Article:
MAPS OF DISCHARGE COEFFICIENTS FOR VALVES, PORTS AND THROTTLES

Paper #:
  • 2001-01-1798

Published:
  • 2001-12-01
DOI:
  • 10.4271/2001-01-1798
Citation:
Blair, G., Callender, E., and Mackey, D., "MAPS OF DISCHARGE COEFFICIENTS FOR VALVES, PORTS AND THROTTLES," SAE Technical Paper 2001-01-1798, 2001, doi:10.4271/2001-01-1798.
Abstract:

The paper discusses the application of maps of measured discharge coefficients for poppet valves, cylinder ports, and in-pipe throttles within a theoretical simulation of the unsteady gas flow through an internal combustion engine. The maps provided cover both inflow and outflow at the discontinuity being discussed and are displayed as contour maps of the discharge coefficient as some function of the geometrical flow area of that discontinuity and of the pressure ratio across it up to a maximum value of 2.0.

An engine simulation package is used for both a four-stroke and a two-stroke engine to determine the typical pressure ratio and area ratio characteristics which pertain at all such discontinuities at representative engine speed and load conditions. From this information it becomes possible to ascertain the regions of the discharge coefficient maps which are indexed more frequently during the course of the engine simulation and which have a greater, or lesser, influence on the computational outcome, the engine gas flow rates, and, ultimately, on the actual performance characteristics of the simulated engine. Hence, it also informs the experimenter which regions of a contour map of discharge coefficients for a particular pipe end discontinuity must be measured with the greatest rigour.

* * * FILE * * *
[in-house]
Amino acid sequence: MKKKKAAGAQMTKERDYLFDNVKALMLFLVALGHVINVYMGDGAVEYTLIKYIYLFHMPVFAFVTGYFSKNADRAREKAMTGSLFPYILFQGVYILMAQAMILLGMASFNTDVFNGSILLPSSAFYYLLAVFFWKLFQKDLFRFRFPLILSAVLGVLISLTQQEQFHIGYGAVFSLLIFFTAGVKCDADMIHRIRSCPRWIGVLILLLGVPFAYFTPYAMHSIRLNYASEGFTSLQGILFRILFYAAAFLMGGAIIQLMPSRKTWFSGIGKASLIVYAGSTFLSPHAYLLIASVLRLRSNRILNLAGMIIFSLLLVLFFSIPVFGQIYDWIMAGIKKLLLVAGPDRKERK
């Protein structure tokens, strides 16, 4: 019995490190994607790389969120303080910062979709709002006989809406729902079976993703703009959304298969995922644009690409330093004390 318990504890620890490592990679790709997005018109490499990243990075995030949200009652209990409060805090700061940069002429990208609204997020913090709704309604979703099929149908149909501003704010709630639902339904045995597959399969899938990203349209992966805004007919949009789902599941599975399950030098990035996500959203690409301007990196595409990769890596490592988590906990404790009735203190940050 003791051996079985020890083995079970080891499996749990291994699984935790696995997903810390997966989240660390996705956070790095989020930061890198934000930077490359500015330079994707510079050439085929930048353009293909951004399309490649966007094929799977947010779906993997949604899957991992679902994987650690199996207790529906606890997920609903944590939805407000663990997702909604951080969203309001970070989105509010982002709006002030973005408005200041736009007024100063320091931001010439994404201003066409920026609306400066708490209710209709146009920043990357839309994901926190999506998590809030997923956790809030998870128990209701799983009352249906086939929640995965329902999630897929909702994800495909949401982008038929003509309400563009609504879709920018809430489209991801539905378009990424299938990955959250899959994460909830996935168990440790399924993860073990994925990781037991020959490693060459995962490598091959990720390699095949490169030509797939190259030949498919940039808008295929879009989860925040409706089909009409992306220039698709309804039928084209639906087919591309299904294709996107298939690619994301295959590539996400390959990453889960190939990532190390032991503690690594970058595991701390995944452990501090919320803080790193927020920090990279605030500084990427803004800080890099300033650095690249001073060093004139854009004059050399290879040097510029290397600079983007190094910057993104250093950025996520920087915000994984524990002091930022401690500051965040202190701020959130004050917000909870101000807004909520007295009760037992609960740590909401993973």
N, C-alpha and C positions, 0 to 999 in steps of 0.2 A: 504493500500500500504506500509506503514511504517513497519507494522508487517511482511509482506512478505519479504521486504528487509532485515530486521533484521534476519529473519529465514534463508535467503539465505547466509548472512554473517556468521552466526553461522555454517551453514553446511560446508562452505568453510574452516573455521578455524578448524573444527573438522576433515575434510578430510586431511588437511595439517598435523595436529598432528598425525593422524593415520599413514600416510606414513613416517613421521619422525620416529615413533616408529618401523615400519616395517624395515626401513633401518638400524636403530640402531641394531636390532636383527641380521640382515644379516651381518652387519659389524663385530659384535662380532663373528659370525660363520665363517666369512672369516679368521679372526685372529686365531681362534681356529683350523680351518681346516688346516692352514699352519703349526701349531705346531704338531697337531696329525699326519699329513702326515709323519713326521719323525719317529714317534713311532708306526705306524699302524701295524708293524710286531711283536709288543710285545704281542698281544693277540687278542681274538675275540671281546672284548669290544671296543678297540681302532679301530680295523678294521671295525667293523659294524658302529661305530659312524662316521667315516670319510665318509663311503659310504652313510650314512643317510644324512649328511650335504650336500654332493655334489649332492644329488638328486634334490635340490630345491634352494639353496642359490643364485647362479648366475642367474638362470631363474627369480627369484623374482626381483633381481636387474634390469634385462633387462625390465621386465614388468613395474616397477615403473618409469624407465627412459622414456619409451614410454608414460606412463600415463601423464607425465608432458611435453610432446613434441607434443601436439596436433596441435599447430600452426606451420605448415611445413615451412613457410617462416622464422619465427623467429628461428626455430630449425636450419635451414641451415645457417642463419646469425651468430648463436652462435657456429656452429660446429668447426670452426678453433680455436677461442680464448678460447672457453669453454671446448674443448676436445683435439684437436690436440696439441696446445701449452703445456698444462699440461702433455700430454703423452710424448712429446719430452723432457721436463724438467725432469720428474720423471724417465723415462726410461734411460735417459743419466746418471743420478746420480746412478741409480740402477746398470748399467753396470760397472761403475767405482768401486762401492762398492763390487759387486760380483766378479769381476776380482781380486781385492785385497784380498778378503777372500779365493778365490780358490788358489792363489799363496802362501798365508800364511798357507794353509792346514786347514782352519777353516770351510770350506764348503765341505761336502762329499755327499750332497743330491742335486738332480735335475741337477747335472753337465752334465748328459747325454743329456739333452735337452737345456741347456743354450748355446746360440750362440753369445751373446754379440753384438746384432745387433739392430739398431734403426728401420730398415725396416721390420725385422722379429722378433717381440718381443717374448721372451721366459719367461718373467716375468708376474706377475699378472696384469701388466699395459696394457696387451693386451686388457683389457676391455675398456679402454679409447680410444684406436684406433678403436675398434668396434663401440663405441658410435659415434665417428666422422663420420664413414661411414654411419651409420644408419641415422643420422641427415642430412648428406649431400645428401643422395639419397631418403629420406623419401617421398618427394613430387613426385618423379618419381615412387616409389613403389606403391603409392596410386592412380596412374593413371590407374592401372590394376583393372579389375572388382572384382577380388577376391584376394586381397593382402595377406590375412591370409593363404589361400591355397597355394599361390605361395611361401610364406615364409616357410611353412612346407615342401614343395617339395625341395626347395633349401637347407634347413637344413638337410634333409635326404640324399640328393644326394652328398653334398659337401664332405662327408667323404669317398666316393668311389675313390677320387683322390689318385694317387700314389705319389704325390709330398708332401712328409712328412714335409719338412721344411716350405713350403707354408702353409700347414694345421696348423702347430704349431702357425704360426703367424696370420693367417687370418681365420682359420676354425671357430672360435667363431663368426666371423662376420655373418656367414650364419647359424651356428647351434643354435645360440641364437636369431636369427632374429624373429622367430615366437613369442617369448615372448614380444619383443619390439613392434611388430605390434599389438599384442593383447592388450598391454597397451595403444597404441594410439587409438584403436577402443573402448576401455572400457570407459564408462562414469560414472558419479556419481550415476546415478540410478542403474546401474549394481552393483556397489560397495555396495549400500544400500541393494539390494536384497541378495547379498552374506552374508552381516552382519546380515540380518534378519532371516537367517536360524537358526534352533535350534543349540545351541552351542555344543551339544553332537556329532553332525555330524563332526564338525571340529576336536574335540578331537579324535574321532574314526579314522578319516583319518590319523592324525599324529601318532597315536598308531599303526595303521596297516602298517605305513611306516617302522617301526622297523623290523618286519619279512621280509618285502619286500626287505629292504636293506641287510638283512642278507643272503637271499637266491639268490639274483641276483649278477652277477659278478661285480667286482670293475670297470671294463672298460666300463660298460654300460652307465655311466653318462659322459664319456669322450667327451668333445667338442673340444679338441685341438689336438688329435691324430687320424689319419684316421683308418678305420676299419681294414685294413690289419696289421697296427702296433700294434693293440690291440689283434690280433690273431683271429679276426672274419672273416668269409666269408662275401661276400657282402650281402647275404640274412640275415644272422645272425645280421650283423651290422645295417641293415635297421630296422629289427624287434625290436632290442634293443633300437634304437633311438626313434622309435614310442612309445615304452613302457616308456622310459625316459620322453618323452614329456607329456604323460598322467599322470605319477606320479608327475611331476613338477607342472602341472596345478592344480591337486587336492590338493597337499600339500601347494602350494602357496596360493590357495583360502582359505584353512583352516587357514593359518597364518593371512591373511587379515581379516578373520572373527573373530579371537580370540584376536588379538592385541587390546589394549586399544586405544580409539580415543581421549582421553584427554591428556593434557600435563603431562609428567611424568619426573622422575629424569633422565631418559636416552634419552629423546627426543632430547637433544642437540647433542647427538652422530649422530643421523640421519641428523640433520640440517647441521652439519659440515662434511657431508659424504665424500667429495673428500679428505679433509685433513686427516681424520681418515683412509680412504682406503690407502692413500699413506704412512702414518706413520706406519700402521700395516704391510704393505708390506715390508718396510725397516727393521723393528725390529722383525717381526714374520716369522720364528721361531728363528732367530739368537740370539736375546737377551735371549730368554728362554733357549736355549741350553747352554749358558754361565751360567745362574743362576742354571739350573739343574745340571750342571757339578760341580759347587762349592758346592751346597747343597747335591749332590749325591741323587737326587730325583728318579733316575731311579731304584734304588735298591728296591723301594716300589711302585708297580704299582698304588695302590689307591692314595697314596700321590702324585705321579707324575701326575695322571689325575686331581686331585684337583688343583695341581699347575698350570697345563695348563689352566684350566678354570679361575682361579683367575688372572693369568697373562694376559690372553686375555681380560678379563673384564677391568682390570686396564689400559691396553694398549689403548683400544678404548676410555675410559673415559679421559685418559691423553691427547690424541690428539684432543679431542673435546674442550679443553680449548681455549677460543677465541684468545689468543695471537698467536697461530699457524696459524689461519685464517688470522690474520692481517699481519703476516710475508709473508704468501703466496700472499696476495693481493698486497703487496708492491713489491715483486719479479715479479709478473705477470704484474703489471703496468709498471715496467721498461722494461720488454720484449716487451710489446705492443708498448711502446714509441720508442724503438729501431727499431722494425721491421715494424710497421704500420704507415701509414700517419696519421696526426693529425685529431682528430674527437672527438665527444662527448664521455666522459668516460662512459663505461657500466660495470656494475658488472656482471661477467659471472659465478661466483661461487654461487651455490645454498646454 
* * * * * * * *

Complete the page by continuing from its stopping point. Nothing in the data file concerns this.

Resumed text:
From the information presented it is clear that the traditional method of measuring discharge coefficients of valves, ports, etc., over a range of discontinuity area but at a single, low, pressure ratio is quite inadequate for the acquisition of data to accurately guide a theoretical engine simulation package. The evidence also shows that testing at a single pressure ratio can be potentially misleading even for the experimental development of the gas flow characteristics of valves, ports, etc., as a means of enhancing engine performance.

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